Data has become an important part of the digital world, and as such, we need ways to manage and secure it so it can be used to its maximum effect. This is where databases—places where you can store, manipulate, and organize data, as the name implies—come in. And, as we’ve talked about before, you don’t want to spend a long time manually managing them. Your needs will dictate which SQL tool you’ll need, so today, we’re looking at five more SQL tools for 2020 and see which one is right for you. This is part two of a four series blog.
DB Comparer is a free database comparison tool, and comes in handy when you’re in the rare situation where you must change a live database schema. Since production databases often contain sensitive data, it’s imperative to make sure you don’t encounter unsuccessful deployments and that your databases are synchronized.
The only downside is that it can only compare databases for Microsoft SQL Server 2008 and 2005. And yes, even if you’re running those, you could always check your Production and Development databases manually. But DB Comparer is free and does that automatically, both of which are excellent reasons to hit their download button. They also provide a full walkthrough to help you get started.
Back to the universal database tools for management, you might also want to consider DBVisualizer. Its basic version is free for commercial and non-commercial use, and there’s an Enterprise version available for more demanding users. The free version is great, and will most likely be enough, but it’s the paid version that’s truly teeming with features. It connects to most databases (you can check out the listhere), but if you’re using one of the more popular databases (SQLite, <Oracle, <MySQL, <PosgreSQL), DbVisualizer has support that’s specifically dedicated to them.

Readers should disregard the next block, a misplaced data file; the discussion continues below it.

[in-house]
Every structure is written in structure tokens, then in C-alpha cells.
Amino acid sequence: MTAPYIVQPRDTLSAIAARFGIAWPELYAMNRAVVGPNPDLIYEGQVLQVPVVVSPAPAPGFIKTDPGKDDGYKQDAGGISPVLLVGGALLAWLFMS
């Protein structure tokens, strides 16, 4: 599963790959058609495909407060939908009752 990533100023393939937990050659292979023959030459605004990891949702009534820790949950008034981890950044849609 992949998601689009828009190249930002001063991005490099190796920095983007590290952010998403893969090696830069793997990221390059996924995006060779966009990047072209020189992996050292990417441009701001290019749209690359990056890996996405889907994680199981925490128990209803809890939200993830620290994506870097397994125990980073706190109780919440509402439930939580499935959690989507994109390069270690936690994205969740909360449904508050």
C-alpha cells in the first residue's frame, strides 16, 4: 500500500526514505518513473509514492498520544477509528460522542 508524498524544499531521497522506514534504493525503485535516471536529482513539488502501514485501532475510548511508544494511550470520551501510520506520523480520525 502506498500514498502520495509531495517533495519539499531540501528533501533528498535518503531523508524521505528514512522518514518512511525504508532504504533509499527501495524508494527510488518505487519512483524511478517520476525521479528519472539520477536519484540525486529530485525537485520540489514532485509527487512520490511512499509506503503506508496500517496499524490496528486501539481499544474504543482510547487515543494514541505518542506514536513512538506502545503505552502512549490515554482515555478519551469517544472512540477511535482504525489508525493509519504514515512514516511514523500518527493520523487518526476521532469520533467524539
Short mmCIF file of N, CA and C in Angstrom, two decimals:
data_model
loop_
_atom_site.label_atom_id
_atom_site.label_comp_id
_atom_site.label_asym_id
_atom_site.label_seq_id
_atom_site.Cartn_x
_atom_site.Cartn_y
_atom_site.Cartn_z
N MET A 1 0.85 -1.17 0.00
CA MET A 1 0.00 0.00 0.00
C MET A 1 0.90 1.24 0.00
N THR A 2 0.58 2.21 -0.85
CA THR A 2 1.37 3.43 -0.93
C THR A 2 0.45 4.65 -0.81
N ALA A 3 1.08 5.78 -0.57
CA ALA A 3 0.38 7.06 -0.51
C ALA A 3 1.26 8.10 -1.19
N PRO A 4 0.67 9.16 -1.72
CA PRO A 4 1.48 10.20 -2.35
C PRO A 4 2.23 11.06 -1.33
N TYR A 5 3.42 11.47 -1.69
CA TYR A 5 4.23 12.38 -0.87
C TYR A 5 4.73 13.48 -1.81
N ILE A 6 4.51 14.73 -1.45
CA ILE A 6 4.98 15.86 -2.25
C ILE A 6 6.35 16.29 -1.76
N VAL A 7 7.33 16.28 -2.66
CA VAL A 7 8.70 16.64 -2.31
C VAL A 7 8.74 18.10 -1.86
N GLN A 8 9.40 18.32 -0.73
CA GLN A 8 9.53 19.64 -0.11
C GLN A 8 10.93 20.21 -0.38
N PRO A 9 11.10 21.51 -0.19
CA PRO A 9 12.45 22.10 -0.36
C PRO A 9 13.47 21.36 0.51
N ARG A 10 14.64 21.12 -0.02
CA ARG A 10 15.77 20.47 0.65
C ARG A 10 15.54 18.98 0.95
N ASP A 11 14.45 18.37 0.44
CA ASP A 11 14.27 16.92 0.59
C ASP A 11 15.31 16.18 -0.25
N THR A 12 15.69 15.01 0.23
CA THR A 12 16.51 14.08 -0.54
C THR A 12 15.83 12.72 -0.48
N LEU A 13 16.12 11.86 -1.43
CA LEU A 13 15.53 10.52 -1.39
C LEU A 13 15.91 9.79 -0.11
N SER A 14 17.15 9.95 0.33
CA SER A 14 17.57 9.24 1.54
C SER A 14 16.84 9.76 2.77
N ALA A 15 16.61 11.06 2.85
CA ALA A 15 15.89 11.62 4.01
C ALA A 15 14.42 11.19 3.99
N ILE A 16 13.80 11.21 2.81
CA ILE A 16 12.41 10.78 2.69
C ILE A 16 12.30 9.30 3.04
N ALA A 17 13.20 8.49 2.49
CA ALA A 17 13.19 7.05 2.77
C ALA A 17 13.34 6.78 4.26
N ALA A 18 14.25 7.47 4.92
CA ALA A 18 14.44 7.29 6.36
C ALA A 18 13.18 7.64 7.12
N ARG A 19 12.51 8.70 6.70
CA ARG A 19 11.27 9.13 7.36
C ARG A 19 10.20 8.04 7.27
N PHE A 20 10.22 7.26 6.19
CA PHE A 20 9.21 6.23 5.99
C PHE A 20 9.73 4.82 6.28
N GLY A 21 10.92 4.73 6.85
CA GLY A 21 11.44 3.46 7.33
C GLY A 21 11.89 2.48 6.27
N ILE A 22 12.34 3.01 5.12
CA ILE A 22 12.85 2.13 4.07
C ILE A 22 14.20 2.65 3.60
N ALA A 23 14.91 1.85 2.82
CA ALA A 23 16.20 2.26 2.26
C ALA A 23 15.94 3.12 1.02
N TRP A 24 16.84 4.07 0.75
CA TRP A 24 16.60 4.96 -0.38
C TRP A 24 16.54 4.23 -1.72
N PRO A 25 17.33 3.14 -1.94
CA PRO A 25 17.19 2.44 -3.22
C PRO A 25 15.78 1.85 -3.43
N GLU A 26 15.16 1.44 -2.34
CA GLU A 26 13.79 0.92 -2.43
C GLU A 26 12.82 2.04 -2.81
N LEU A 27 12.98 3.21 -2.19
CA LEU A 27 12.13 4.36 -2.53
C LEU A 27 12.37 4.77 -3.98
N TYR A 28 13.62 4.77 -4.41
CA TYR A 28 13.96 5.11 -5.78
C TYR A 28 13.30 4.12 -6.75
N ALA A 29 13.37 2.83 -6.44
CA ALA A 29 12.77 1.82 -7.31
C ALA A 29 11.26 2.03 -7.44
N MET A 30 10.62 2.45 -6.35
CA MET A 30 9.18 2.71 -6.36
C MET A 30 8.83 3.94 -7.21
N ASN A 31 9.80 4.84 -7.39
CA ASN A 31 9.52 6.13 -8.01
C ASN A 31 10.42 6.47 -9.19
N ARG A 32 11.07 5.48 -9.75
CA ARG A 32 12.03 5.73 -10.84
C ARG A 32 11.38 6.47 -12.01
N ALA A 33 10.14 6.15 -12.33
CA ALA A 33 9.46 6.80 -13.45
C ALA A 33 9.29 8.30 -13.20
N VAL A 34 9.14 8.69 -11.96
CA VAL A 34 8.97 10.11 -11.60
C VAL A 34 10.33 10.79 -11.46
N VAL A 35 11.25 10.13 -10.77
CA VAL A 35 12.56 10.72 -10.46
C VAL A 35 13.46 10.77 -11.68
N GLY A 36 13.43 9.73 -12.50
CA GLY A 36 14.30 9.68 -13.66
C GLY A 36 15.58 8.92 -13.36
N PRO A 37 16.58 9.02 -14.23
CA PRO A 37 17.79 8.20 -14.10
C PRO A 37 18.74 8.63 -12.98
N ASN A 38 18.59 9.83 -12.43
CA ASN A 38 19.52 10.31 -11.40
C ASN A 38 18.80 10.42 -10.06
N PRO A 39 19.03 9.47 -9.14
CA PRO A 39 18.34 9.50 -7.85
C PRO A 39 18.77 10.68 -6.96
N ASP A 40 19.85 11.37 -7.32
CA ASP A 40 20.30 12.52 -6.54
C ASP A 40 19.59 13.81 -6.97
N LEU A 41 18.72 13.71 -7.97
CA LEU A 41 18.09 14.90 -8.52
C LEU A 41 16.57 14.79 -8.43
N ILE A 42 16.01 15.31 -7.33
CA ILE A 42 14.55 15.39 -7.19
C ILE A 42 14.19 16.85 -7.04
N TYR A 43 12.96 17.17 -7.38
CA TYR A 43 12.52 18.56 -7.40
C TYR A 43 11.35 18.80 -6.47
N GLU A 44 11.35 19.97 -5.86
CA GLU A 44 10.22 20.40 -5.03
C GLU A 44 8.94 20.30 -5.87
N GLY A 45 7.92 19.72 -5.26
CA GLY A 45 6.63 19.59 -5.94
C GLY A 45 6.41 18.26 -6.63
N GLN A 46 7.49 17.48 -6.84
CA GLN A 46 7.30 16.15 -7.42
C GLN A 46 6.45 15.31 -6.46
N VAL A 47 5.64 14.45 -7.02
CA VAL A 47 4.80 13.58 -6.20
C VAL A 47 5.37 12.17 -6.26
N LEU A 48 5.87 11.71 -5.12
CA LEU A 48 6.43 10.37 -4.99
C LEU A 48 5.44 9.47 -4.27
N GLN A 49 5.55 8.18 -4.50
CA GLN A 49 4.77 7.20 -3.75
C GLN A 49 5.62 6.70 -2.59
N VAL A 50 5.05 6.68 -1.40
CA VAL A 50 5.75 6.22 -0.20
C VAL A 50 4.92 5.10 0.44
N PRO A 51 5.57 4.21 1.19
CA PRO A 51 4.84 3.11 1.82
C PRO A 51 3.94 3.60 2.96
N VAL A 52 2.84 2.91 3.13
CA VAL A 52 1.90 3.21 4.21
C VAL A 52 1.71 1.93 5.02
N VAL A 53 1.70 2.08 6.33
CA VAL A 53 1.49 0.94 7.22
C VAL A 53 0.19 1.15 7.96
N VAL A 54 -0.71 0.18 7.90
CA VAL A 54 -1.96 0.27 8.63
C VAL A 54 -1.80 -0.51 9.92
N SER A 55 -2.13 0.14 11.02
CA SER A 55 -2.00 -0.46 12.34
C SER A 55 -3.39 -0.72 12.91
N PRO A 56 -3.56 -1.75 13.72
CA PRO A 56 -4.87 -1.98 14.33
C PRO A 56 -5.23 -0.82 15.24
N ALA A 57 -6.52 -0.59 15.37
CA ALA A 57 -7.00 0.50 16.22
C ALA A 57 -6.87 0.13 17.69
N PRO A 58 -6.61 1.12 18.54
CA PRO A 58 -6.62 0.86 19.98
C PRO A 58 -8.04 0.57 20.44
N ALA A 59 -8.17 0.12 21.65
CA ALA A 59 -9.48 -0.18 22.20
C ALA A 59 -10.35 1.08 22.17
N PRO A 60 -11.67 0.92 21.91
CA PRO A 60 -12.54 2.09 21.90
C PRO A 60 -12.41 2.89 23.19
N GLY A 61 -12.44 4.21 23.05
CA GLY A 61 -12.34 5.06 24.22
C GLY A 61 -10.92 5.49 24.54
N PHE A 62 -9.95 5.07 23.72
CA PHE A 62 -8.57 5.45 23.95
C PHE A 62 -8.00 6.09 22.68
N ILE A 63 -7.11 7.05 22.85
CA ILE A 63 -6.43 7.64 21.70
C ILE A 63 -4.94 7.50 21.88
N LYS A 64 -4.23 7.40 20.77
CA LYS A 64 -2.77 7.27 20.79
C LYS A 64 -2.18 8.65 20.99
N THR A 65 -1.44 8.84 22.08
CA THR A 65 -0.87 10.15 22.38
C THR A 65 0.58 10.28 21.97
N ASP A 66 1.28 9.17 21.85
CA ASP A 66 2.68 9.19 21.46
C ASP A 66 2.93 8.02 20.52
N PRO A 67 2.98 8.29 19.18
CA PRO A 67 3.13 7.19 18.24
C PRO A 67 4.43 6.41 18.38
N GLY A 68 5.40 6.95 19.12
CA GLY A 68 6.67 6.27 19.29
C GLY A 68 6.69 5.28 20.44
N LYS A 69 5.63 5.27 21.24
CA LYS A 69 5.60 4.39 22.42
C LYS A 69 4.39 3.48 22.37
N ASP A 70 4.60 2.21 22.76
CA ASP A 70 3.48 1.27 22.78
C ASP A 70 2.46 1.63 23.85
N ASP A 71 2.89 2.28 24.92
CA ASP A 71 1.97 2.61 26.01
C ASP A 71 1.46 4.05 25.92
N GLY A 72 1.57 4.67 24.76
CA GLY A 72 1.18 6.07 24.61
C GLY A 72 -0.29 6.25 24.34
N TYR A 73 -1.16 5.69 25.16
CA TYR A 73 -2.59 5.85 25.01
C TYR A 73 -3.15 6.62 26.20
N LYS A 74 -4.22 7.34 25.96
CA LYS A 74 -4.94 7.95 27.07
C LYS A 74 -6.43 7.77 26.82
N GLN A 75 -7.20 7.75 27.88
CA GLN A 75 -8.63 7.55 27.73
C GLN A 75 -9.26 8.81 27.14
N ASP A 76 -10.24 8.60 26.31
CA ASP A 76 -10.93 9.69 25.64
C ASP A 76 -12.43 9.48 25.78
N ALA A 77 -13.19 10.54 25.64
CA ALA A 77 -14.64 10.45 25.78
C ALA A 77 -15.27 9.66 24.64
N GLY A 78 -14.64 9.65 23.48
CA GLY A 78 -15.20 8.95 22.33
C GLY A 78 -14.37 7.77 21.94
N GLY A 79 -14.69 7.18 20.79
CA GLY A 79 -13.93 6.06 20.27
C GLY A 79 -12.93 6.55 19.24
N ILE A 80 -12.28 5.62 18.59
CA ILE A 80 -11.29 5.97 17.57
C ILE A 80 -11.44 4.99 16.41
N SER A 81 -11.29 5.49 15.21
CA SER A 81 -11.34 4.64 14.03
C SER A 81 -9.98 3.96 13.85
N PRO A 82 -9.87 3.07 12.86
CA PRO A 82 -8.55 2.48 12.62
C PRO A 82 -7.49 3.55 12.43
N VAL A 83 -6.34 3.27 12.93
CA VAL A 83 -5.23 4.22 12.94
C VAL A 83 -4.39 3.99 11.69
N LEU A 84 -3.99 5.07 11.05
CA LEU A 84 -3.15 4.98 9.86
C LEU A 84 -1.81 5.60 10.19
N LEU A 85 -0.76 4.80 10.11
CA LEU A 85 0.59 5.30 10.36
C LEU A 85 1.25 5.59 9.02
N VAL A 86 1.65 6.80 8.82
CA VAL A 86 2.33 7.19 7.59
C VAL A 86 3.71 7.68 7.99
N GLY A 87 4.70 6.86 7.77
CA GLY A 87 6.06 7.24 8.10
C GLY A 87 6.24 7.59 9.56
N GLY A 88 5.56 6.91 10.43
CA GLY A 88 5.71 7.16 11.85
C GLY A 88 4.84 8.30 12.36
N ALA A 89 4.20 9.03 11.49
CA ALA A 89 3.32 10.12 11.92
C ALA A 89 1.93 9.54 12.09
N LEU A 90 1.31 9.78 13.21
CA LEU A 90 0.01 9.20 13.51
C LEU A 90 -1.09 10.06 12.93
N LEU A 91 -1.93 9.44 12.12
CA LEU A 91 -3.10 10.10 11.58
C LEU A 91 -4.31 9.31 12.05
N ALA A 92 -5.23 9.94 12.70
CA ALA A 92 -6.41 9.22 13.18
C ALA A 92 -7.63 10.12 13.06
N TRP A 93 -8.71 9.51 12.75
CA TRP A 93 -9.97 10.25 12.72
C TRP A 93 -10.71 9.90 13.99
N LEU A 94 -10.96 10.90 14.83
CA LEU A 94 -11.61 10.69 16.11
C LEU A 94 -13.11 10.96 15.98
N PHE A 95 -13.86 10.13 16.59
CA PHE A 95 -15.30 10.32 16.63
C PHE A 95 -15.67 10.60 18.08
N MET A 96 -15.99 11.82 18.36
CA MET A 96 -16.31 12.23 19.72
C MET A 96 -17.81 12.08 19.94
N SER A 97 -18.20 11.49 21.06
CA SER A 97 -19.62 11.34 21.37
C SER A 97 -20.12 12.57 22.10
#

HeidiSQL is also free, and puts a smaller learning curve ahead of you. Like above tools, it helps you see and edit your databases if they are MariaDB, MySQL, Microsoft SQL, or PostgreSQL.
It has several features, including connection to multiple servers via the interface or the command line, SSH tunnel connection, generates compressed SQL exports, exports servers and databases, and more. Here’s a list of all its features and screenshots.
ManageEngine SQL Health Monitor
ManageEngine SQL Health Monitor was created to help admins monitor the health of their SQL servers. ManageEngine checks for CPU, Memory, Disk, Bandwidth and database performance in real-time, and sends you alerts when any of those resources reaches their limit.
Other statistics it can check for are Logins/Logouts, Batch requests, SQL Compilations and Recompilations, Buffer Cache Hit Ratio, Checkpoint pages, Lazy writes, and more—all of these per second. You can check out the full list of features here, but all in all, it’s a great tool to monitor your servers, and is free.
Our last tool for today is Firebird, which is also free and open-source. Its main features include relational database management, scalability, great performance, runs on Windows, Linux, MacOS, HP-UX, AIX, Solaris, and more, and on both 32 and 64-bit systems. It also has a multi-generation architecture, so you can develop hybrid OLTP and OLAP applications for both analytical and operational data storage. For a full list of features, you can check out their list here.
In the end, it’s another great free tool if you’re looking at those—especially if you need hybrid development.
If your needs still aren’t met by the tools we named, fear not! Another post is coming with more ten tools, including ones for server health and performance, and more free editors!
Stay tuned for part three of the Top SQL Tools series!